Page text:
Segment 1-5

Waterton Canyon to Kenosaha Pass

For anyone planning a thru-ride on the Colorado Trail, we would highly recommend a Southbound ride – starting in Denver and heading to Durango.

The first few sections (closer to Denver) have better trailer access and start at a lower elevation where you can gradually start climbing over the first few days. As you get closer to Durango, you ride across higher elevation, tougher trail conditions, and experience limited trailer access. Starting with Segment 1 at Waterton Canyon, you can work out any little issues you may run into at the beginning of your ride with the comfort of knowing you have trailer access at the trailheads, if needed. 

Also, do not forget to check snow conditions! We started our ride on July 1st and came across a lot of snow throughout the whole month.

segment 1

Segment 1

Waterton Canyon Trailhead to South Platte River Trailhead

  • 16.8 Miles
  • Water Availability: Great
  • Difficulty: Moderate
  • Camping: No good spots for horses
  • Trailer Access: Yes

Trail Overview: This trail is a nice ride horseback if looking for a slight challenge, but not an over strenuous climb. Definitely consider the alternate route starting from Indian Creek Trailhead and Campground. The trail has a nice climb up to the high point of 7,517 ft then descends down to the South Platte River.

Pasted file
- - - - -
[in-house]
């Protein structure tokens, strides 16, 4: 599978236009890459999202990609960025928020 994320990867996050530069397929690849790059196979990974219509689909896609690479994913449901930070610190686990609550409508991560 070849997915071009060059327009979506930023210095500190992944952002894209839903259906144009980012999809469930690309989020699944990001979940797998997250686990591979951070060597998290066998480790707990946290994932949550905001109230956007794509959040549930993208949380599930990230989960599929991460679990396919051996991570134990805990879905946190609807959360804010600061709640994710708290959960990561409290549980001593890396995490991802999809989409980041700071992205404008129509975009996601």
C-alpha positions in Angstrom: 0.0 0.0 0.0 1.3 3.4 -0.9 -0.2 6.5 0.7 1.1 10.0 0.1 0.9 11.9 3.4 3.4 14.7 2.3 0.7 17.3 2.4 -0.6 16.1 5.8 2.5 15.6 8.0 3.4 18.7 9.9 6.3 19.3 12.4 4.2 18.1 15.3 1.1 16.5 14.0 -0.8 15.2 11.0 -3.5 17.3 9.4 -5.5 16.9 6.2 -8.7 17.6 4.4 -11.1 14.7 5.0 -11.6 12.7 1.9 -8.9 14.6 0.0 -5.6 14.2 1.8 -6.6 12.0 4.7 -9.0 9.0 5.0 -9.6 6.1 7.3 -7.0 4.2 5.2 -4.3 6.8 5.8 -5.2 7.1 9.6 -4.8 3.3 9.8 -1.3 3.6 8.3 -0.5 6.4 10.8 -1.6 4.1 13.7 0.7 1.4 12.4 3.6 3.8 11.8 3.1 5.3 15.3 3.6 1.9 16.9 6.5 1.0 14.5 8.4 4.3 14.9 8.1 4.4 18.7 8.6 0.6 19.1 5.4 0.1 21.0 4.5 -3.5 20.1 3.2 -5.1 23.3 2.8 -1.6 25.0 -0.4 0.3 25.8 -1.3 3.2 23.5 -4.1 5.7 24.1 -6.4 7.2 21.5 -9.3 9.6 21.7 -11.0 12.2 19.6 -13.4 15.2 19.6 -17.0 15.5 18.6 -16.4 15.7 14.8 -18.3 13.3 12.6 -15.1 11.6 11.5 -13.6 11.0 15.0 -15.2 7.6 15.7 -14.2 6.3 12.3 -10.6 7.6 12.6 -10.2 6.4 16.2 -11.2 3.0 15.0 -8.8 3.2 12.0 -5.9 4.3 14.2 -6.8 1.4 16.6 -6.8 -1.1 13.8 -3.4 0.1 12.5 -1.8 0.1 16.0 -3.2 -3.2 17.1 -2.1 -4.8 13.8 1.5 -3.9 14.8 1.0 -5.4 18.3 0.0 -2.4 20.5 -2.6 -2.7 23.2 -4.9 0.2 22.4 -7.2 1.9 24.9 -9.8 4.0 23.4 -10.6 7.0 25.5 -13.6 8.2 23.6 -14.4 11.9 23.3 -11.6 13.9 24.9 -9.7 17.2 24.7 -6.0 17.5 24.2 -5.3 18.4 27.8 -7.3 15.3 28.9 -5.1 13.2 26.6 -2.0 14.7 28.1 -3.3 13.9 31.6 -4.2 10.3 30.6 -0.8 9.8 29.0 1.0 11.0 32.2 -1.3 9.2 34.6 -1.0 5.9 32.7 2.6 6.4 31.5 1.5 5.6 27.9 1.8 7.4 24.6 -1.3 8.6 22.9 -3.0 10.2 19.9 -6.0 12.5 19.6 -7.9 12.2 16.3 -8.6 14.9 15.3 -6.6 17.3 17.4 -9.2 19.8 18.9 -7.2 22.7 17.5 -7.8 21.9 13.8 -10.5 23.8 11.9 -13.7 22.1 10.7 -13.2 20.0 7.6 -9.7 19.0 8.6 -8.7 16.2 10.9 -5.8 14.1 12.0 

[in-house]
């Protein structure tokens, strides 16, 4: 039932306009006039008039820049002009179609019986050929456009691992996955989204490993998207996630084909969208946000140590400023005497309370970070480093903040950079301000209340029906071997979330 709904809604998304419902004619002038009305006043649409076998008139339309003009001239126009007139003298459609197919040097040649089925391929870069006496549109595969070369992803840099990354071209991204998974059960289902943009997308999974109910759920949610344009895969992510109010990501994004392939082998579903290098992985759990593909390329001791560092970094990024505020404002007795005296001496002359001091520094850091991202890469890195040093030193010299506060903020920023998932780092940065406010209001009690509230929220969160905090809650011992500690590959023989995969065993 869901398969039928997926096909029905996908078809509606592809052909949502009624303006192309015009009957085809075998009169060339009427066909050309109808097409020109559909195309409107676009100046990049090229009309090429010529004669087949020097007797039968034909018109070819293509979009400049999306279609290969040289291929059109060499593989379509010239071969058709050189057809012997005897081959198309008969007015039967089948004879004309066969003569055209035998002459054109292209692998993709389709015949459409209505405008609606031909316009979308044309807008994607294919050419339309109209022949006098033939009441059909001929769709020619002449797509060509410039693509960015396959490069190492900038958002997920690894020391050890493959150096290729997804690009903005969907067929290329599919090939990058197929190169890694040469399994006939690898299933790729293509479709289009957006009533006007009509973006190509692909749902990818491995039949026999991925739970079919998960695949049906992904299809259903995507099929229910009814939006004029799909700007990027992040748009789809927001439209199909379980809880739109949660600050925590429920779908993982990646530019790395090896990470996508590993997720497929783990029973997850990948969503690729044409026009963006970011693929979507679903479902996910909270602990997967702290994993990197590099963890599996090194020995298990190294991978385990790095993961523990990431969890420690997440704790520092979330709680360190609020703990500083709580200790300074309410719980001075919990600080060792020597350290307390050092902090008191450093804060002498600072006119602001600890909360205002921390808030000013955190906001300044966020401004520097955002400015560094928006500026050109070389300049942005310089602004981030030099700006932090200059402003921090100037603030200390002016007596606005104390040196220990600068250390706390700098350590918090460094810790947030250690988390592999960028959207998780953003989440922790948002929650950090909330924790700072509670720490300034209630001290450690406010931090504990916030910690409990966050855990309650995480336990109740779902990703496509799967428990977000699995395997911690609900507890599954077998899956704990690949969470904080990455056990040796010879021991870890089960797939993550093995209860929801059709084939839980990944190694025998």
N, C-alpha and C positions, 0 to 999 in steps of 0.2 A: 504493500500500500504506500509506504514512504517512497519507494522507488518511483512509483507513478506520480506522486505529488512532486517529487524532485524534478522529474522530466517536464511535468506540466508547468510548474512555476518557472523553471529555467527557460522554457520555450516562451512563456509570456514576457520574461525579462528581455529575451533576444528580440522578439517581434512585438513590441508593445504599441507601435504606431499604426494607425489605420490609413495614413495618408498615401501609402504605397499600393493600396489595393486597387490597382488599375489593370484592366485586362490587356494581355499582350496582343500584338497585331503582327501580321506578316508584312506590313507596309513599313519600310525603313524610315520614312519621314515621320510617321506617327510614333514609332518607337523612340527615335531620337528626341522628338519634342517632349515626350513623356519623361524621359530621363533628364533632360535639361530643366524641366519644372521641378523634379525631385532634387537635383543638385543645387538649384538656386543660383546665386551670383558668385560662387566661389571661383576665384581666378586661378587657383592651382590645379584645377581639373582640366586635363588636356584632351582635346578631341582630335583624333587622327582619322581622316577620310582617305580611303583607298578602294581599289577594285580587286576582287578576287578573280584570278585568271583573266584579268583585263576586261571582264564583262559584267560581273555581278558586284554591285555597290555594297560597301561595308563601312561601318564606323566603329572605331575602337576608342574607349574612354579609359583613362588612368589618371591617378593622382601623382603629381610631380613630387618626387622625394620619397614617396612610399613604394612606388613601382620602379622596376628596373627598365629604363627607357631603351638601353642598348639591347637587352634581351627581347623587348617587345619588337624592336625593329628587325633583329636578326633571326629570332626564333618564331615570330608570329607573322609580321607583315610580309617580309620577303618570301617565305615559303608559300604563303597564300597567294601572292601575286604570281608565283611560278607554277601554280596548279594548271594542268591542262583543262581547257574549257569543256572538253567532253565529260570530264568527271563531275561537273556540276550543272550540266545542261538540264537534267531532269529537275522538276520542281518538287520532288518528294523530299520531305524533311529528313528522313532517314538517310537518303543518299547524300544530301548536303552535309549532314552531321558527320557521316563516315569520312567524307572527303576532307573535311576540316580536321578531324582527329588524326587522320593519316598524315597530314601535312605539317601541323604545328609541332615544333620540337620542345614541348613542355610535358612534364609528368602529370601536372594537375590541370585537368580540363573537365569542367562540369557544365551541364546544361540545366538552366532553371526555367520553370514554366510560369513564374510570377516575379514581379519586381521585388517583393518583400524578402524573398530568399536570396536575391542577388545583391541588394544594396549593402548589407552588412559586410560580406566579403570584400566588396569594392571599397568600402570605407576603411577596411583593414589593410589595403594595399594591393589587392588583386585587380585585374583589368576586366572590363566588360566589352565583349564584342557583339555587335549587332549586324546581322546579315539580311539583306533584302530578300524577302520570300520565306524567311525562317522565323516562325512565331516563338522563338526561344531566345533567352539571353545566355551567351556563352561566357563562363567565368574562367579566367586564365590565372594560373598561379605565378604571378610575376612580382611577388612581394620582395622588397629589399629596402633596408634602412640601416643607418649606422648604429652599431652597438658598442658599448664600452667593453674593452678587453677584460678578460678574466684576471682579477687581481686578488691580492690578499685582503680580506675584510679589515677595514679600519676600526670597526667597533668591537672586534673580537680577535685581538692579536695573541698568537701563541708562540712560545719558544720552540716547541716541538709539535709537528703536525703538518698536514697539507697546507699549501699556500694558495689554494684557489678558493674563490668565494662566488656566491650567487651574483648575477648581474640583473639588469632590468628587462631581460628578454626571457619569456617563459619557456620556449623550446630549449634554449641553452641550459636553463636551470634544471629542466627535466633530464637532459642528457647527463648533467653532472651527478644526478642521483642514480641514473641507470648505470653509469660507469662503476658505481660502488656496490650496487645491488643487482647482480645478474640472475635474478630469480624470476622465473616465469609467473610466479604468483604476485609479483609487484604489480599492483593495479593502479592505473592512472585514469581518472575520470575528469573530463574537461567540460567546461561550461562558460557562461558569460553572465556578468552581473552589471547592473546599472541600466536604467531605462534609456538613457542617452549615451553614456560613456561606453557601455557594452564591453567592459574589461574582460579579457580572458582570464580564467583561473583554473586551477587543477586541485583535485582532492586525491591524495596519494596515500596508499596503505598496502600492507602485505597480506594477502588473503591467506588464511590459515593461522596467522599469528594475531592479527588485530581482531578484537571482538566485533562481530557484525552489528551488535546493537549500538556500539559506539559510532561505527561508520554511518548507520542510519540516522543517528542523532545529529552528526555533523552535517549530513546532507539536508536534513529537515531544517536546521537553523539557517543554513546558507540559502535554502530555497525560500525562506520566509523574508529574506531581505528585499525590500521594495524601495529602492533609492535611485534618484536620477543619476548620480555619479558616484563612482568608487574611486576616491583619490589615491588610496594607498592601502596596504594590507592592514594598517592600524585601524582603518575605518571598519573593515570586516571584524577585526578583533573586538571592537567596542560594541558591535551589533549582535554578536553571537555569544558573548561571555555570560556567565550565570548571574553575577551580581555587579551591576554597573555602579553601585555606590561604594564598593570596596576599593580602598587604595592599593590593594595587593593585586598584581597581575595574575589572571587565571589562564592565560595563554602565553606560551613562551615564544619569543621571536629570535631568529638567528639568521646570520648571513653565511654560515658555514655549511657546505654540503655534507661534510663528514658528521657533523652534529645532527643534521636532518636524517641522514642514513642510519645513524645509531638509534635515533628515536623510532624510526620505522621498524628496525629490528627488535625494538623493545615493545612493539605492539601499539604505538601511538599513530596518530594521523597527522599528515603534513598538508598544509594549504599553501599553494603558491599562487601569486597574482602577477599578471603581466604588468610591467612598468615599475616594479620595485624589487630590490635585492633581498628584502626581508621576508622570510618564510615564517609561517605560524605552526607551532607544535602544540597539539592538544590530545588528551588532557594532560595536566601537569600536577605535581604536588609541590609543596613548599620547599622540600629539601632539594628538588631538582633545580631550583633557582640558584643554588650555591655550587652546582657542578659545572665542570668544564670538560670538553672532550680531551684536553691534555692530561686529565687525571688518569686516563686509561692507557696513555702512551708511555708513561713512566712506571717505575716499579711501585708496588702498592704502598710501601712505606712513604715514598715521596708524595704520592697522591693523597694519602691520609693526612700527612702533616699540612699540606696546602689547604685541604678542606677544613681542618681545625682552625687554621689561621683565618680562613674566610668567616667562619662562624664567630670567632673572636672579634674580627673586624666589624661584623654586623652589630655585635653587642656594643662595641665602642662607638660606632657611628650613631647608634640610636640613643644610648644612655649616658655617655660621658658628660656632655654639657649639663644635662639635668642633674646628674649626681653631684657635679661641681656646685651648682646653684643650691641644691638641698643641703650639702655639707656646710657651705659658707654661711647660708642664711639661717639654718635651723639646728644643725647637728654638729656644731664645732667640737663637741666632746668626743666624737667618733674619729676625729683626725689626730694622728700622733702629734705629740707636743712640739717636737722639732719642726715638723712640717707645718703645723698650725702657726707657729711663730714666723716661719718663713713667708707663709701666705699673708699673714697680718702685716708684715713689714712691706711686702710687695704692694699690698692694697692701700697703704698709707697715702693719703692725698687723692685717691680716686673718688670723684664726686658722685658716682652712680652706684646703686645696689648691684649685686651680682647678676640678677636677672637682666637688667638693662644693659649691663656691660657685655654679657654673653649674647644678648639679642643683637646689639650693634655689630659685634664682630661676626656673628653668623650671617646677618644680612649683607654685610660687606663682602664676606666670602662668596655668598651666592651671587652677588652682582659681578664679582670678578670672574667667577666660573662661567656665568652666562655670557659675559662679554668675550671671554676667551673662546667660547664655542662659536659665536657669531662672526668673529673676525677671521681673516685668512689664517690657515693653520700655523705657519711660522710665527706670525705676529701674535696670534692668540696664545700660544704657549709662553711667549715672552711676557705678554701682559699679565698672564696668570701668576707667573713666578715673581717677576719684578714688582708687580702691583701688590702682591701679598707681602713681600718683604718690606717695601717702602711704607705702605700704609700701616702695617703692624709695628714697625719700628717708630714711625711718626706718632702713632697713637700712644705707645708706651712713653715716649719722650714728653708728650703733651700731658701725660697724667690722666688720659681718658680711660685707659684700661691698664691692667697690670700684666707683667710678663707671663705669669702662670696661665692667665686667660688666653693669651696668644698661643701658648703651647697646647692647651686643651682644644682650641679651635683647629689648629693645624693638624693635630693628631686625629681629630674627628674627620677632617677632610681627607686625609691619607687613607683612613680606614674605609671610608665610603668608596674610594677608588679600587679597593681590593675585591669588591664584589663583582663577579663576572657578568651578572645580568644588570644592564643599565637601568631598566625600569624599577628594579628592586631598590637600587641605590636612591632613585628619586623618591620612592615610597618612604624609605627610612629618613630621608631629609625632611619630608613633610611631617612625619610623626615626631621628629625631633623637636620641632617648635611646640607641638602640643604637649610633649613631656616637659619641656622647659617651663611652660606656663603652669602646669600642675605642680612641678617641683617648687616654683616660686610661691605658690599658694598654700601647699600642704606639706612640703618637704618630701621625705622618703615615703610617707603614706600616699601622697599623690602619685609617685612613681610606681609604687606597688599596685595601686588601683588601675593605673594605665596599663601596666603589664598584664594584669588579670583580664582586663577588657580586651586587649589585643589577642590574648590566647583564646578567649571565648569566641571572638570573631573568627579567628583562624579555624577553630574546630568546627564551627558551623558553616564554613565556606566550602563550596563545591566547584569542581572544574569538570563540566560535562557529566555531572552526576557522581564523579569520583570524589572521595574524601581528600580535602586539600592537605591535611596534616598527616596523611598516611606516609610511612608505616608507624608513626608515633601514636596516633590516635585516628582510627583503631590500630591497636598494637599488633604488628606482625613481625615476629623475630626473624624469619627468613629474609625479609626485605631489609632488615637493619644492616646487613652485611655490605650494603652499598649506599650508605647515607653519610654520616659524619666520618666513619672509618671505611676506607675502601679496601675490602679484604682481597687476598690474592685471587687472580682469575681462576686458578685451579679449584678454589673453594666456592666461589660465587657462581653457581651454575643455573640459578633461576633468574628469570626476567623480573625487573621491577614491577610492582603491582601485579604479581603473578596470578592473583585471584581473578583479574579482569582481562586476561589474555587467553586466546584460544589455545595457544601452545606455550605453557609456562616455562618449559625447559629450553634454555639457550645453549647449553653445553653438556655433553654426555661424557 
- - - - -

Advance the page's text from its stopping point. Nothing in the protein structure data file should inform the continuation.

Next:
Concerns: There are no good camping spots for horses, if you plan on taking a multi-day trip. No camping is allowed along the South Platte River, and Segment 2 is completely dry. 

Trail Description: Segment 1 starts at the Waterton Canyon Trailhead with a hike or ride along a 6.7 mile dirt road. When we rode the trail in 2017, we started on the alternative route at Indian Creek Trailhead. The campground at Indian Creek has equestrian pens where we could allow our horses to rest up from the trailer ride before starting the trail. The alternate route travels 4.1 miles until you meet up at Lenny's Rest at mile 7.9 of the Colorado Trail. 

The trail gradually climbs up to a little over 7,000 feet before dropping back down to the South Platte River.

From our experience, there is not a good place to camp with a horse on Segment 1. No camping is allowed along the river due to private property, and the South Platte River is the last water source until the fire station at the end of Segment 2.

segment 2

Segment 2

South Platte River Trailhead to Little Scraggy Trailhead

  • 11.5 Miles
  • Water Availability: Dry!
  • Difficulty: Easy 
  • Camping: No good spots for horses